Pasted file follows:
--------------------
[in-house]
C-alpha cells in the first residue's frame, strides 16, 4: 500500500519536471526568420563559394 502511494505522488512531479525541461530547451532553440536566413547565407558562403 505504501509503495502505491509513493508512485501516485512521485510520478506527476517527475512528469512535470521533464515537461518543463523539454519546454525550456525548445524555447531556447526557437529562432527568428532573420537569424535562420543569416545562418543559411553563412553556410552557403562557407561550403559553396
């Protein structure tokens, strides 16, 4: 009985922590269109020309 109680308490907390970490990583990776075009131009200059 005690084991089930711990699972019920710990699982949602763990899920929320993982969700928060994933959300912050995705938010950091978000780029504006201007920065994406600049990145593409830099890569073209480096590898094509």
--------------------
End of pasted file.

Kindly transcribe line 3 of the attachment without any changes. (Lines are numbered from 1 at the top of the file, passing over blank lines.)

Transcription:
């Protein structure tokens, strides 16, 4: 009985922590269109020309 109680308490907390970490990583990776075009131009200059 005690084991089930711990699972019920710990699982949602763990899920929320993982969700928060994933959300912050995705938010950091978000780029504006201007920065994406600049990145593409830099890569073209480096590898094509």